So every church is different, every church experiences culture in different ways. Those are just some examples of the different things that are done.
Rich – Fantastic. Well, Doctor, I really appreciate you being on the episode today. Is there anything else you’d like to share with people who might be listening in today and are thinking, you know that are maybe on the fence a little bit wondering whether they should participate, be a part of Native American Ministries Day?
Robin – Well, I just implore those who are on the fence to not be on the fence and to acknowledge indigenous people, to honor them because again their unique part of the culture. There’s a lot that can be learned from indigenous communities in regards to their values, their beliefs and their spirituality piece of that, and I think that once you learn, I think sometimes people are scared to really try to explore, make that connection, but I think we have an opportunity with this Sunday to bring that education piece into the church and to also support, it might be the Native American Seminary Scholarship that we have through GBHEM because that offers an opportunity for us to increase the number of Native American seminary students and ministers who will go out into their communities and have that cultural context but also the doctrine of The United Methodist Church with them.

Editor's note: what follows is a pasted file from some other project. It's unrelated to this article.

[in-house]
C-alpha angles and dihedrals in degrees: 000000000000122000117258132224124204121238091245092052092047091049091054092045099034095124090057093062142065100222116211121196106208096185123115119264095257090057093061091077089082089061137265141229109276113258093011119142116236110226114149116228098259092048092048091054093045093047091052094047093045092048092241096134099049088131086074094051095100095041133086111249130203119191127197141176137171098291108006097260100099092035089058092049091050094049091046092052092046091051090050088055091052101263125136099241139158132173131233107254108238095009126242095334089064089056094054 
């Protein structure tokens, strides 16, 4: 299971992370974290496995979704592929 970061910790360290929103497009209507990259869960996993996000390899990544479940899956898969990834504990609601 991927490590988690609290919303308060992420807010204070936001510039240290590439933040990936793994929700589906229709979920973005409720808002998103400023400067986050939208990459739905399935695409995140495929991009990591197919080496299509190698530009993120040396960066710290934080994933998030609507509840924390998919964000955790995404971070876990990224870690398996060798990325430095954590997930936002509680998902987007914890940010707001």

So I think there’s an opportunity to empower the communities, to strengthen the communities with your outreach to Native American Sunday, then that just bridges that together with Native people within your congregation.
Rich – Thank you so much, Dr. Minthorn. I really appreciate your time today, I know it’s a busy life as a professor so I appreciate you taking a few minutes out to share with us today.
Robin – Thank you, I appreciate you asking.
Rich – Thanks so much.